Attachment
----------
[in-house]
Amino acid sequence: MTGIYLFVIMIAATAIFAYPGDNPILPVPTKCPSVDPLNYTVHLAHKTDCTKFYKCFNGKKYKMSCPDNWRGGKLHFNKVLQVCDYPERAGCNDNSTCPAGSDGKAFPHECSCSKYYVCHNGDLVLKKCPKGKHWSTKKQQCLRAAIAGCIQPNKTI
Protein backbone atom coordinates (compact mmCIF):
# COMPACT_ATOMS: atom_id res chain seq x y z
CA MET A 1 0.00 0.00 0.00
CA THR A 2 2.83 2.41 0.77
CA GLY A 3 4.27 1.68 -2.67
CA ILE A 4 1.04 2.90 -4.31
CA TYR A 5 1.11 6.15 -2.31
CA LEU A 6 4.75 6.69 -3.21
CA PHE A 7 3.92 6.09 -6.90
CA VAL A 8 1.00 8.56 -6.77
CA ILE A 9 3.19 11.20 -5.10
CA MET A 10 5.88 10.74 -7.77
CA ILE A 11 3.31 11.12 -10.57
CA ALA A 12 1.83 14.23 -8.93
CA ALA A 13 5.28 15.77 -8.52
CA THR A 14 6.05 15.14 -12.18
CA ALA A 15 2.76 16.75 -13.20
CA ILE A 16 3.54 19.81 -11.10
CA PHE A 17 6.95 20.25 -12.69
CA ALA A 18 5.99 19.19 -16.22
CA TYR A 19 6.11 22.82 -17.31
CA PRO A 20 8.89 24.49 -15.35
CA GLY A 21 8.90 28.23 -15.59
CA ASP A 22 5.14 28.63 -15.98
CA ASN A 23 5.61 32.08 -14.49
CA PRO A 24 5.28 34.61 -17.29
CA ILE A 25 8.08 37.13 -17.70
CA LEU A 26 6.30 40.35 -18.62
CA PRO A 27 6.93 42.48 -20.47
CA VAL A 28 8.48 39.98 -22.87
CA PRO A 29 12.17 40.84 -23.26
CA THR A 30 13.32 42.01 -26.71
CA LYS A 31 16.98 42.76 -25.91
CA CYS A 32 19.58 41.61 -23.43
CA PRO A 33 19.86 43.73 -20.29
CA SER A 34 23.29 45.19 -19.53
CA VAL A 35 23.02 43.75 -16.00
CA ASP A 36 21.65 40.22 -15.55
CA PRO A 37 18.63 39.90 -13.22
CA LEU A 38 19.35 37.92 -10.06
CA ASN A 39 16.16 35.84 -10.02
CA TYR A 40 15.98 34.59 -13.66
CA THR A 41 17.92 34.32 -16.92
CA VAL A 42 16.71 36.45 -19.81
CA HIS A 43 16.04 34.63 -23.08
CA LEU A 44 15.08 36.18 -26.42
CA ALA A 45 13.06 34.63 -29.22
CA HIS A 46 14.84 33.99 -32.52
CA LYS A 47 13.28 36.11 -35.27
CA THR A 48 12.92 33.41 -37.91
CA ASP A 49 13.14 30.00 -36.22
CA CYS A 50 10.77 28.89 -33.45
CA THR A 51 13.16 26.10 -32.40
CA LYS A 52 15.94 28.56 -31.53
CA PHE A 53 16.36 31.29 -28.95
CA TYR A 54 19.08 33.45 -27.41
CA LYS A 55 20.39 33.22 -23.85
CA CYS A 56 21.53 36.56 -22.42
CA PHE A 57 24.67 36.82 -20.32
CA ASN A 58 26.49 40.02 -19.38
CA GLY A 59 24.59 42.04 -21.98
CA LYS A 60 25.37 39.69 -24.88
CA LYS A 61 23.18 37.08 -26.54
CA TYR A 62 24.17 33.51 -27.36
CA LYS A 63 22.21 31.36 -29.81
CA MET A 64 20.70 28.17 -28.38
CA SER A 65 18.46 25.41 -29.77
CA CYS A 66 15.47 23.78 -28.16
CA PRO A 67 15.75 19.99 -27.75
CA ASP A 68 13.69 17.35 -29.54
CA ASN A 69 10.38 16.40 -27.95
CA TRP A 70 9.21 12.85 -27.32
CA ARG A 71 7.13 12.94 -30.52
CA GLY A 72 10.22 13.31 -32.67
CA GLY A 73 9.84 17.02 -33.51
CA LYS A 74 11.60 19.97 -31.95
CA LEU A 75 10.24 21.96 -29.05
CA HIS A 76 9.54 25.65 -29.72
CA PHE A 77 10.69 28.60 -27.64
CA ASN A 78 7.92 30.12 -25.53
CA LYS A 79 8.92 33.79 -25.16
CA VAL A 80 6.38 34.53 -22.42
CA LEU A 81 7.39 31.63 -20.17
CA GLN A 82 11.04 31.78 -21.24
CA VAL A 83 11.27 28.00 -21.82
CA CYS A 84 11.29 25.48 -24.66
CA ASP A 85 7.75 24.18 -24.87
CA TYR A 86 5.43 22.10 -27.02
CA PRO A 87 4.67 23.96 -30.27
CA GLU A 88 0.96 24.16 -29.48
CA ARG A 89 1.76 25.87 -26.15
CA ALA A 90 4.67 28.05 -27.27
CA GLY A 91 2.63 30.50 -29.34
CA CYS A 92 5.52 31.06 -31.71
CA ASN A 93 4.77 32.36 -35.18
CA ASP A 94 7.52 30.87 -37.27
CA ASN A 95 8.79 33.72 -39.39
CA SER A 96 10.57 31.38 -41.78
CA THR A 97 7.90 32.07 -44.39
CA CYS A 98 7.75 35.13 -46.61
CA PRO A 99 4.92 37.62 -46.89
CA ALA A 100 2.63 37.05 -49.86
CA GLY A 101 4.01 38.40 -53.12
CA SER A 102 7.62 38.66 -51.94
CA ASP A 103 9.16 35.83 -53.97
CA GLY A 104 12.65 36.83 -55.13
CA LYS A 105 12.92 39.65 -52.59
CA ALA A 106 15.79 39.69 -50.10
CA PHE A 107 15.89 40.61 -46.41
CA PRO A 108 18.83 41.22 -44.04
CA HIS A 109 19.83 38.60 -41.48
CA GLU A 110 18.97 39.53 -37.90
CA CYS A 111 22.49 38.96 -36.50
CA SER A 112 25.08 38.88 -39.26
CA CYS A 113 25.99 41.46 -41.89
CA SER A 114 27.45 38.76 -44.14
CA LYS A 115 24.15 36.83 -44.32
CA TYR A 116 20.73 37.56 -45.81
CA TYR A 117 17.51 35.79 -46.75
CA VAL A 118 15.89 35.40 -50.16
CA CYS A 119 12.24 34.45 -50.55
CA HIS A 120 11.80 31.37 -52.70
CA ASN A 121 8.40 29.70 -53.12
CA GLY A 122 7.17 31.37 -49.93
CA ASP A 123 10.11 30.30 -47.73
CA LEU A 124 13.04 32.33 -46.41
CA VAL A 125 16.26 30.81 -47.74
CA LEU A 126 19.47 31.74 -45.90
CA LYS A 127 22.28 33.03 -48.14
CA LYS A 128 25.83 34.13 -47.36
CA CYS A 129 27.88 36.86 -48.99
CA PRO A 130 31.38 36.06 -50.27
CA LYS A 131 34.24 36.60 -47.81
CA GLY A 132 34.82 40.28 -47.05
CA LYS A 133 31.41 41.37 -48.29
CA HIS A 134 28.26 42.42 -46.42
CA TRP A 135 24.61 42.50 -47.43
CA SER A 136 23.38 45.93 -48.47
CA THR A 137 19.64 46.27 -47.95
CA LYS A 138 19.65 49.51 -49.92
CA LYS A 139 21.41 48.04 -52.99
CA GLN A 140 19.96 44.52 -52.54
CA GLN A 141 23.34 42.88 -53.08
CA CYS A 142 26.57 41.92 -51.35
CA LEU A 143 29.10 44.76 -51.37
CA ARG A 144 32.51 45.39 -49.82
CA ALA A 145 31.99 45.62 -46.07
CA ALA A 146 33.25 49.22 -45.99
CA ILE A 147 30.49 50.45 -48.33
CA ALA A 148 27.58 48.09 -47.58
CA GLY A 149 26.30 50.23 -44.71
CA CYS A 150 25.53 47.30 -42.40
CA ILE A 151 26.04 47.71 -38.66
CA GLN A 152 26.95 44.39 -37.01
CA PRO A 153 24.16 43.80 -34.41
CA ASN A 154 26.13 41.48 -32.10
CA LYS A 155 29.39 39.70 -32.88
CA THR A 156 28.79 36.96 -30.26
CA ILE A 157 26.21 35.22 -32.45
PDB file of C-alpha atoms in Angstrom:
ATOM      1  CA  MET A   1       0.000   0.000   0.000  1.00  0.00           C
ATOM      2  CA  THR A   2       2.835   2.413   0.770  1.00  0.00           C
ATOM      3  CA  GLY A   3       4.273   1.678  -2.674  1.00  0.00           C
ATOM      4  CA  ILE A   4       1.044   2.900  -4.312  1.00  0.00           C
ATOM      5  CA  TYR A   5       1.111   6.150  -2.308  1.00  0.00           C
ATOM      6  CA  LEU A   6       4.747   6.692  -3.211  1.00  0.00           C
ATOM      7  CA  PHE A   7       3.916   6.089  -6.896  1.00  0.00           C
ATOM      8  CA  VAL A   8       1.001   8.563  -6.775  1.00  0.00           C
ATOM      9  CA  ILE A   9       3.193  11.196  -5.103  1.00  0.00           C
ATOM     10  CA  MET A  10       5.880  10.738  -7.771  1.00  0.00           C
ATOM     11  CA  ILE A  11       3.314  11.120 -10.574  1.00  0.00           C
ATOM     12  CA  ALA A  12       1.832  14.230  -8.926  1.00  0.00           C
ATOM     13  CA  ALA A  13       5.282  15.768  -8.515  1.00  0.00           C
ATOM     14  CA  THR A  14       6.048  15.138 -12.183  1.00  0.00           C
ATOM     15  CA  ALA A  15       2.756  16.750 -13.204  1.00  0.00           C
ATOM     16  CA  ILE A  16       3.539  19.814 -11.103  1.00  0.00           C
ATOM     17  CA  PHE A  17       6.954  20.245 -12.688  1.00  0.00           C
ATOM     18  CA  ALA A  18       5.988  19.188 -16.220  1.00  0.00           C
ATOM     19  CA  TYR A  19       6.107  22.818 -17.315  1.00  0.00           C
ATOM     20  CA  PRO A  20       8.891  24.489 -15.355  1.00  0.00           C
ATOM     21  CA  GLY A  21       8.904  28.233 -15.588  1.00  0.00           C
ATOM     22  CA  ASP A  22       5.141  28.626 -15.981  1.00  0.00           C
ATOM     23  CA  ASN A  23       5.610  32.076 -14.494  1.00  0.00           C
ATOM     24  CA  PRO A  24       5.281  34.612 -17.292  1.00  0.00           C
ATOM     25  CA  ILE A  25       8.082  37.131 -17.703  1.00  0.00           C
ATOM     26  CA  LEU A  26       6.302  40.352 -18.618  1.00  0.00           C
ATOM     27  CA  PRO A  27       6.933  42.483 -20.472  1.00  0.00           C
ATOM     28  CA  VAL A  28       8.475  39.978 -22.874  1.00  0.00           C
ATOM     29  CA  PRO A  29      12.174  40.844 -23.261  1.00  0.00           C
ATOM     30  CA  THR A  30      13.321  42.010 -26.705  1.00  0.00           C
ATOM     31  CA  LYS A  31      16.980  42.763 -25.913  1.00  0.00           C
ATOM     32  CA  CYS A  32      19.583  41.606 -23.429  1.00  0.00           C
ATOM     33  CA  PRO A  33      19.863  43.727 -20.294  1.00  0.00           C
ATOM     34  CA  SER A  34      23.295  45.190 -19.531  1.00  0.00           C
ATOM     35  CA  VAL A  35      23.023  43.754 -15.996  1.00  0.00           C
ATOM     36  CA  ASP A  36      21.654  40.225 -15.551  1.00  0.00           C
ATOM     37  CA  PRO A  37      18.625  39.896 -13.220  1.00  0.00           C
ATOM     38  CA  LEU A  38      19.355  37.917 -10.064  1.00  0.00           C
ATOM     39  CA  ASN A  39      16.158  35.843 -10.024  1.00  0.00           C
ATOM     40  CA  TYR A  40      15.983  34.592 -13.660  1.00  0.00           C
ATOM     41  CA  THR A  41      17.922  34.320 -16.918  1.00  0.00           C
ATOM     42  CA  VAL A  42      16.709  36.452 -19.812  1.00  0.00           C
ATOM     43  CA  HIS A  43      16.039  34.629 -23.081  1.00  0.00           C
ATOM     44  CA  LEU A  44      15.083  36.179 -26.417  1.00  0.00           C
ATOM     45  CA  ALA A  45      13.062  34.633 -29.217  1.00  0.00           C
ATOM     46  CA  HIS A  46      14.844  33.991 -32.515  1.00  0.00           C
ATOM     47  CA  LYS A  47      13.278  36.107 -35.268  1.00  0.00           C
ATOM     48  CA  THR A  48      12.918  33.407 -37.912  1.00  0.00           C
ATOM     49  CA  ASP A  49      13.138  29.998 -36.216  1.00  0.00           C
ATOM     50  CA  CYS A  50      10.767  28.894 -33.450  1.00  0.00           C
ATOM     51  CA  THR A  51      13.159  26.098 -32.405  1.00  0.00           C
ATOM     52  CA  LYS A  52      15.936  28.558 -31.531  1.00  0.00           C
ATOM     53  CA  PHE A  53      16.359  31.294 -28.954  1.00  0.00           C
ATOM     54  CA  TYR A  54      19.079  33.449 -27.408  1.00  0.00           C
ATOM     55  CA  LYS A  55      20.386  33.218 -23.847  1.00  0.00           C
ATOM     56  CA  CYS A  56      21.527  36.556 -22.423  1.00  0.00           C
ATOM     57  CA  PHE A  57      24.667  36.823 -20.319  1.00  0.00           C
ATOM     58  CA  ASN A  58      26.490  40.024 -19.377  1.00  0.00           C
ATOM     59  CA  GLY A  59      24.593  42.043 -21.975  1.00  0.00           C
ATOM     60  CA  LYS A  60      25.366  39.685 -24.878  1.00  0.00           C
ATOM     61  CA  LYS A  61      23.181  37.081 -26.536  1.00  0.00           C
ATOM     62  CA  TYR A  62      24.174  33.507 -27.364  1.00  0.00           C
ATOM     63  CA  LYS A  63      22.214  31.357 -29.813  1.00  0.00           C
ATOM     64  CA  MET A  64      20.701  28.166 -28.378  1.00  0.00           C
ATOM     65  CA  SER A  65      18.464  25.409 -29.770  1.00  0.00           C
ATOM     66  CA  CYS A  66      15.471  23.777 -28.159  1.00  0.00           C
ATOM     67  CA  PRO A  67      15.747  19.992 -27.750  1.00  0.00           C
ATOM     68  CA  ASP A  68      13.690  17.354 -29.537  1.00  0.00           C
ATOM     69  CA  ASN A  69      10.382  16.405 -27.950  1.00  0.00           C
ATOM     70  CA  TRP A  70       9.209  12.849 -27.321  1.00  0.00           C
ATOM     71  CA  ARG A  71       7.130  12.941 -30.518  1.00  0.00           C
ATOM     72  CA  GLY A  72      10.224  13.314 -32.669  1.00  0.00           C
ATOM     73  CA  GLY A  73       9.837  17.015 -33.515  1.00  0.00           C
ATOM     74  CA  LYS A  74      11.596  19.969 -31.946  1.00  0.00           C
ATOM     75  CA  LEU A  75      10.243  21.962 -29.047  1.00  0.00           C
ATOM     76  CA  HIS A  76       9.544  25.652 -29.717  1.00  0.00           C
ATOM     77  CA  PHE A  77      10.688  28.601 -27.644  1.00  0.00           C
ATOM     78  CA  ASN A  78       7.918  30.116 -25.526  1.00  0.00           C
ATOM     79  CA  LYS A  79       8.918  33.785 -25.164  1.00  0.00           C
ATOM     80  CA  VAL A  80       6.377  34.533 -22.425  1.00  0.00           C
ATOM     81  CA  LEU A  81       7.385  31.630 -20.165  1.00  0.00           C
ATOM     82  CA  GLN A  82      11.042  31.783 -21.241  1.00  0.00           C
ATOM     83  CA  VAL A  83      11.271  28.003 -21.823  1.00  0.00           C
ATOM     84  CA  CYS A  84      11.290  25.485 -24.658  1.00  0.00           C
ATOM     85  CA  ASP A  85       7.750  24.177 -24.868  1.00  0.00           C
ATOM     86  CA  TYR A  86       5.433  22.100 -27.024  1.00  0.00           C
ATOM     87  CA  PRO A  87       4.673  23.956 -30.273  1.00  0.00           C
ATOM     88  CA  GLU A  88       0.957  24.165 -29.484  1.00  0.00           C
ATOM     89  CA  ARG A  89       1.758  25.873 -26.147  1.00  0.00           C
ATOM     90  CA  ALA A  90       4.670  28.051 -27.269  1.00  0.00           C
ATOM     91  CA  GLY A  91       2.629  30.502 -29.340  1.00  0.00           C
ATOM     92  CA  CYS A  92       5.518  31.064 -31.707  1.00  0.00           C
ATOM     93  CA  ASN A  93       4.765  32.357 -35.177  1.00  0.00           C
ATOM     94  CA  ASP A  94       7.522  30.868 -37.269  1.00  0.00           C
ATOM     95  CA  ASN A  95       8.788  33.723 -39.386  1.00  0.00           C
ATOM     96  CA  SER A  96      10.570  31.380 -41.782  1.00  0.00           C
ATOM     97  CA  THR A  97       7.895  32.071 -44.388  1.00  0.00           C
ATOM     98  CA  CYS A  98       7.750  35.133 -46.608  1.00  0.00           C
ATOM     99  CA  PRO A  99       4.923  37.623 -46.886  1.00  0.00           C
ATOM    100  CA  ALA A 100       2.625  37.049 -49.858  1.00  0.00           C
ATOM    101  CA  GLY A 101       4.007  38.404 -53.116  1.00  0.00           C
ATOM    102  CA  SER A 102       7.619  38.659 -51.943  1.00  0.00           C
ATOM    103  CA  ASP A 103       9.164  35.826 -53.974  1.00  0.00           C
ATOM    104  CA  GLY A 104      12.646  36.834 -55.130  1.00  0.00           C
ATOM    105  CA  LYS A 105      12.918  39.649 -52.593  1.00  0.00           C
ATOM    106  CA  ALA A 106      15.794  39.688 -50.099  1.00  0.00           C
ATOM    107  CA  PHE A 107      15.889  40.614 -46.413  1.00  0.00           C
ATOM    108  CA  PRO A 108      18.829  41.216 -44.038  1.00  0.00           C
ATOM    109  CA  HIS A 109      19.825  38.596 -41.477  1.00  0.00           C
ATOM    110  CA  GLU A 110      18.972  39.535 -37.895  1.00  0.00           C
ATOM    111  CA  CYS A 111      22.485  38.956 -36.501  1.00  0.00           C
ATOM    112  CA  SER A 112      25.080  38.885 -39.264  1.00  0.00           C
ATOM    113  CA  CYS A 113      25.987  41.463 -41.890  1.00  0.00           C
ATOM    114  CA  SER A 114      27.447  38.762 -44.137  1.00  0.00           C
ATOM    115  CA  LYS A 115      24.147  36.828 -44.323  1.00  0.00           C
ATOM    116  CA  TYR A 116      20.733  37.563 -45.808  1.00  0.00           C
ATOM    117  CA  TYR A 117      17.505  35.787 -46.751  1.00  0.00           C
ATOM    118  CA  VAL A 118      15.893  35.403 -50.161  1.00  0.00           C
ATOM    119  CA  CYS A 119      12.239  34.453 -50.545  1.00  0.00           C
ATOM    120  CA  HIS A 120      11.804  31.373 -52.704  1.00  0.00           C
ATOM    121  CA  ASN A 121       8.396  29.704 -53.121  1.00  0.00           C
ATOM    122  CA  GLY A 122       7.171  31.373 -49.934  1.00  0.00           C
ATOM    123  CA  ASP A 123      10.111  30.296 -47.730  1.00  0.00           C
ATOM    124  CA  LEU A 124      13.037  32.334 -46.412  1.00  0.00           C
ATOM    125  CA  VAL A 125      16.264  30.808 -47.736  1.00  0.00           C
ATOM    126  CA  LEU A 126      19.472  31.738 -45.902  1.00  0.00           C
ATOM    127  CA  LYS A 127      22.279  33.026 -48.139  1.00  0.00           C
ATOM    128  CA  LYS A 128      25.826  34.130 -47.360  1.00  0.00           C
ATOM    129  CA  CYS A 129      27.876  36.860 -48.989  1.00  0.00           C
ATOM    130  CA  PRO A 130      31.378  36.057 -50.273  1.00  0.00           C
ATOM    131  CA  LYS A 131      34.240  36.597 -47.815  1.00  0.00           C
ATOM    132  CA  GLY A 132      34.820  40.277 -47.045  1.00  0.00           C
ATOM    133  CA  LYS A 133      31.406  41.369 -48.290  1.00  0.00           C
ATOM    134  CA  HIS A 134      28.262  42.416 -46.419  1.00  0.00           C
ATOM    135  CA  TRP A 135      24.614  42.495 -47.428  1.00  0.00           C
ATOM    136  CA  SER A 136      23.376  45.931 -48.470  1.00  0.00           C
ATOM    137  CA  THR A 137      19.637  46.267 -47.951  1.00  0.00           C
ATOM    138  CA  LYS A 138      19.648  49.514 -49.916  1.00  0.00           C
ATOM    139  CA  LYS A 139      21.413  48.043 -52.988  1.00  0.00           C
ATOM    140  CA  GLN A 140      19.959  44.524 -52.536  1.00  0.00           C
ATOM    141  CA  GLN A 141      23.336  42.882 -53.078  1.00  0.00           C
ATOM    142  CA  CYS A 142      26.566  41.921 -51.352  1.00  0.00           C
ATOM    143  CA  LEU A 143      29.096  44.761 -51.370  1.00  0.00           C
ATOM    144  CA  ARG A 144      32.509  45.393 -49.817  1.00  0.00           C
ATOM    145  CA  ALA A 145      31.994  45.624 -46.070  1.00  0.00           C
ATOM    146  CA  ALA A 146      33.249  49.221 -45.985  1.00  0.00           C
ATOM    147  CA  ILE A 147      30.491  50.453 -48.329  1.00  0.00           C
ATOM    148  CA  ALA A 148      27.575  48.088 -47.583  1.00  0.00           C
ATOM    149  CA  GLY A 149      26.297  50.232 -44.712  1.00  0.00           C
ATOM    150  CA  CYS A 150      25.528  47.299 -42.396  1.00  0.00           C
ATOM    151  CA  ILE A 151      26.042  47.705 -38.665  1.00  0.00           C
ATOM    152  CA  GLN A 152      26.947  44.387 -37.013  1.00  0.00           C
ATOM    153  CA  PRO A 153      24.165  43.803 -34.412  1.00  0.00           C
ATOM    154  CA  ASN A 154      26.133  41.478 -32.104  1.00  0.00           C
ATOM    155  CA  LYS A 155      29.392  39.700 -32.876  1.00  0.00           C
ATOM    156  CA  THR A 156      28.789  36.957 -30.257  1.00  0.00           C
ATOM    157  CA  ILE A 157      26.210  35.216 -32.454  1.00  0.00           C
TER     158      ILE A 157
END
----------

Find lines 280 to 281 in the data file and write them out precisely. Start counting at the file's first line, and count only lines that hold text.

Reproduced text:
ATOM    118  CA  VAL A 118      15.893  35.403 -50.161  1.00  0.00           C
ATOM    119  CA  CYS A 119      12.239  34.453 -50.545  1.00  0.00           C